We’ve reached the last post in the Nouns series for now. There will be more posts in the series on topics like Diminutives in the future. I haven’t decided yet whether or not to start a new series, so for the time being, expect to see standalone grammatical posts on Mondays instead. I’m thinking Adjectives and Adverbs will be featured in February at least.
Understanding the Vocative
This is the easiest case of all. It is used for one purpose – to address another person, living thing or anthropomorphized thing. Examples of the last would be concepts such as Ziemassvētki (“Christmas”), which you will see referred to as a person in dainas, or Vēja Māte (“Mother Wind”). Of course, as we people like to talk to inanimate objects on occasion, like our computers, the vocative is also used then when exclaiming at the computer who just ate your document.
There is no question word associated with the vocative. It’s pretty clear what its role is. It generally is not listed in spelling dictionaries because the form is so simple.
It’s very easy to use. It’s basically the same as the nominative except that there is some fiddling about you can do with the 1st and 2nd declension vocative singular if you want.
The thing is, there’s formal Latvian and then there’s how people actually speak. Sometimes people will drop the ending anyway even if technically (and grammatically) the rules say you shouldn’t. Sometimes it will simply be for one particular word and that’s an exception, either by the word or the speaker. Below are the formal Latvian rules, but sometimes you can be better off with what sounds right instead.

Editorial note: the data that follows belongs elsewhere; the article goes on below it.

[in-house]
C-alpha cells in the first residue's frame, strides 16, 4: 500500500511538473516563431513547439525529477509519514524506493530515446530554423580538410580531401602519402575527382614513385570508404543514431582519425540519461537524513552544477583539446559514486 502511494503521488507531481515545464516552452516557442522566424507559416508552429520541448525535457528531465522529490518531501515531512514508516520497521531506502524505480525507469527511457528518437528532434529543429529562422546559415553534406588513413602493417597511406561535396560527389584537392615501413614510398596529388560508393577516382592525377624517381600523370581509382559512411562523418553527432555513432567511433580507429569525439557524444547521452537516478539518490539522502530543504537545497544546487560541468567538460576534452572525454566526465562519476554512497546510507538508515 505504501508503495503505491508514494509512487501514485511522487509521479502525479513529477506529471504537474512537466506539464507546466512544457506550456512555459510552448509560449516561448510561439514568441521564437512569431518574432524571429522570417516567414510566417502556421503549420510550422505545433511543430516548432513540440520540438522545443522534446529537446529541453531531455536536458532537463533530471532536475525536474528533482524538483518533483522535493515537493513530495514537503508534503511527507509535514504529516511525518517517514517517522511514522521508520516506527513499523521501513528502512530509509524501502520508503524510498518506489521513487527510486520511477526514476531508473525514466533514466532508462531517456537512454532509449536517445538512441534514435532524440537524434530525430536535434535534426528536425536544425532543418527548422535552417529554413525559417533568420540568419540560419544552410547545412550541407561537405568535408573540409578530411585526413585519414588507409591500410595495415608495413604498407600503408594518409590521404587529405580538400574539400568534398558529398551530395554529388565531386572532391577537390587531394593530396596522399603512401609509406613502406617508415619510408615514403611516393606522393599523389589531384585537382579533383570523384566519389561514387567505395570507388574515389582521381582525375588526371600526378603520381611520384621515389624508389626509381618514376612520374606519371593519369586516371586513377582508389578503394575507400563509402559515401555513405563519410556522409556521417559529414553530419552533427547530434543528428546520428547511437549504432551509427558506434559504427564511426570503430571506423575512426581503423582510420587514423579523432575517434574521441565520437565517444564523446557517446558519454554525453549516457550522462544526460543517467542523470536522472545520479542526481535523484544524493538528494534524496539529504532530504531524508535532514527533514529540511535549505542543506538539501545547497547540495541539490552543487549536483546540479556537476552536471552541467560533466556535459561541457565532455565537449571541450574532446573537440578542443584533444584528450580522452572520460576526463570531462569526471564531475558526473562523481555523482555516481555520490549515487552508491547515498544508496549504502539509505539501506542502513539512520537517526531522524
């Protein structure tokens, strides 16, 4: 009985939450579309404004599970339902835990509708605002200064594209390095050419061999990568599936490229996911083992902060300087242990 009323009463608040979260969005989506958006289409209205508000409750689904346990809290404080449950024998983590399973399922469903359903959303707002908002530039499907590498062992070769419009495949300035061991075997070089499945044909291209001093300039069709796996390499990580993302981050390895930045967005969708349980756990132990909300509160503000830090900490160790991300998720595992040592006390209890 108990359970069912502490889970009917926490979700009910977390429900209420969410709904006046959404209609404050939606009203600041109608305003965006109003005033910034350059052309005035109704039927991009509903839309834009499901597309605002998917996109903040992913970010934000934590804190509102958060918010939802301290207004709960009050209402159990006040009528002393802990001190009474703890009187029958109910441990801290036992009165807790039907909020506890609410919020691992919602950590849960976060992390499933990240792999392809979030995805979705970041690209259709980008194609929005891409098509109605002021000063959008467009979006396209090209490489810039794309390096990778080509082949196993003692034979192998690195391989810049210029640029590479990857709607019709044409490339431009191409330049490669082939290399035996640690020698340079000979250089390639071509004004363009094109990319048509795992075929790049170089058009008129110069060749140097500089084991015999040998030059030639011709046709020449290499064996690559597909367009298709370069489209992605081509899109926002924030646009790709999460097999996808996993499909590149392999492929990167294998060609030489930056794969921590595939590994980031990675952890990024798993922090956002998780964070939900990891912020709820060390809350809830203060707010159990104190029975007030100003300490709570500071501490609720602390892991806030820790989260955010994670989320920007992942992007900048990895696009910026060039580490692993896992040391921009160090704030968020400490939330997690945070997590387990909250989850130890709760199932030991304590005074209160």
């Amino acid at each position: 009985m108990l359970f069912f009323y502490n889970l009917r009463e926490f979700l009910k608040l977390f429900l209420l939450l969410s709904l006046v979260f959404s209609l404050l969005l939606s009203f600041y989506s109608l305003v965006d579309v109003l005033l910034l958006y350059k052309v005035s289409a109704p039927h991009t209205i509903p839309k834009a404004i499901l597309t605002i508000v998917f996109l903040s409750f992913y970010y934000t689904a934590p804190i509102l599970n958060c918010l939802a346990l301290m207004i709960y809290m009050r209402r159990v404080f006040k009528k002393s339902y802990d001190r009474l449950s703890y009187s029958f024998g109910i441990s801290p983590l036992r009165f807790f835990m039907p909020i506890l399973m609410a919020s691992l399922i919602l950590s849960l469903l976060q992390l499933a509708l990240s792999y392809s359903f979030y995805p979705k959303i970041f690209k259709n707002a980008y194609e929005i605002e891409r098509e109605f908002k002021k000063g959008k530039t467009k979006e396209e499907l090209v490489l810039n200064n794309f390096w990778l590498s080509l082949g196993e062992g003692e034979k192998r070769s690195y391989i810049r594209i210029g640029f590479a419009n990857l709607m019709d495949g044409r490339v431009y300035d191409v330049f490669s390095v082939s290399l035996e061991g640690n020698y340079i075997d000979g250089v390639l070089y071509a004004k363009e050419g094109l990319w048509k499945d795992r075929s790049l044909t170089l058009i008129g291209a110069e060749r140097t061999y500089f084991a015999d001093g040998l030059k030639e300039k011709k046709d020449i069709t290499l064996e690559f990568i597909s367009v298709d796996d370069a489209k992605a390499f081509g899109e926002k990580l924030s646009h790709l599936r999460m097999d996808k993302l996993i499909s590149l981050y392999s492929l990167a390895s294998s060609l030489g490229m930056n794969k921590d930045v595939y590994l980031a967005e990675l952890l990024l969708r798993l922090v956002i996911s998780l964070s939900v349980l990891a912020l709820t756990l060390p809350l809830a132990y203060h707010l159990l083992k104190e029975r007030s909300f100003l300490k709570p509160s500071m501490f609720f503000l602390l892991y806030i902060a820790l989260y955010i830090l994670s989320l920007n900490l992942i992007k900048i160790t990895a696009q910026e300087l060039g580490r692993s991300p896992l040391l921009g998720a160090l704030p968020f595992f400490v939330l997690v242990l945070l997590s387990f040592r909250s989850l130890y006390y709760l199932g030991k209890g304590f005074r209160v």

1st & 2nd Declension (Singular)
For 1st declension, you have the option of using the same forms as the nominative or dropping the final -s or -š.
Tēvs! Tēv! Vējš! Vēj!
If it is a 2nd declension (ends in -is) regular noun, retain the vowel when dropping the -s or drop the ending entirely, your choice. It is easier to call out if the name ends with a vowel sound, so I personally think it is better to just drop the -s rather than the whole ending.
Arti! Brāli! Brāl!
If it is a 2nd declension exception word (there are only a few), you can retain the -s as with the 1st declension or drop the -s, as you choose. Artis notes that he would actually add the original -i back in because it sounds better, resulting in, “Zibeni!” instead.
Akmens! Akmen! Zibens! Ziben!
For everything else…
This is easy. Vocative is the same as nominative. 3rd, 4th, 5th or 6th declension? Same as the nominative. Plural? Same as the nominative.
Saldus! Kora! Līze! Acs!
Plural: Brāļi! Akmeņi! Liepas! Bites! etc.
How to Decline
Where -! is noted, drop the ending and use only the root, i.e., tēvs -> tēv!
Remember there is no associated question word. The endings are as follows:
vsk. 1. dekl. | 2. dekl. | 2. dekl. exc. | 3. dekl. -s!/-š!/-! | -i!/-! | -s!/-! | -us! vsk. 4. dekl. | 5. dekl. | 6. dekl. -a! | -e! | -s! dsk. 1. dekl. | 2. dekl. | 2. dekl. exc. | 3. dekl. -i! | -i! | -i! | -i! dsk. 4. dekl. | 5. dekl. | 6. dekl -as! | -es! | -is! Red indicates potential palatalization changes.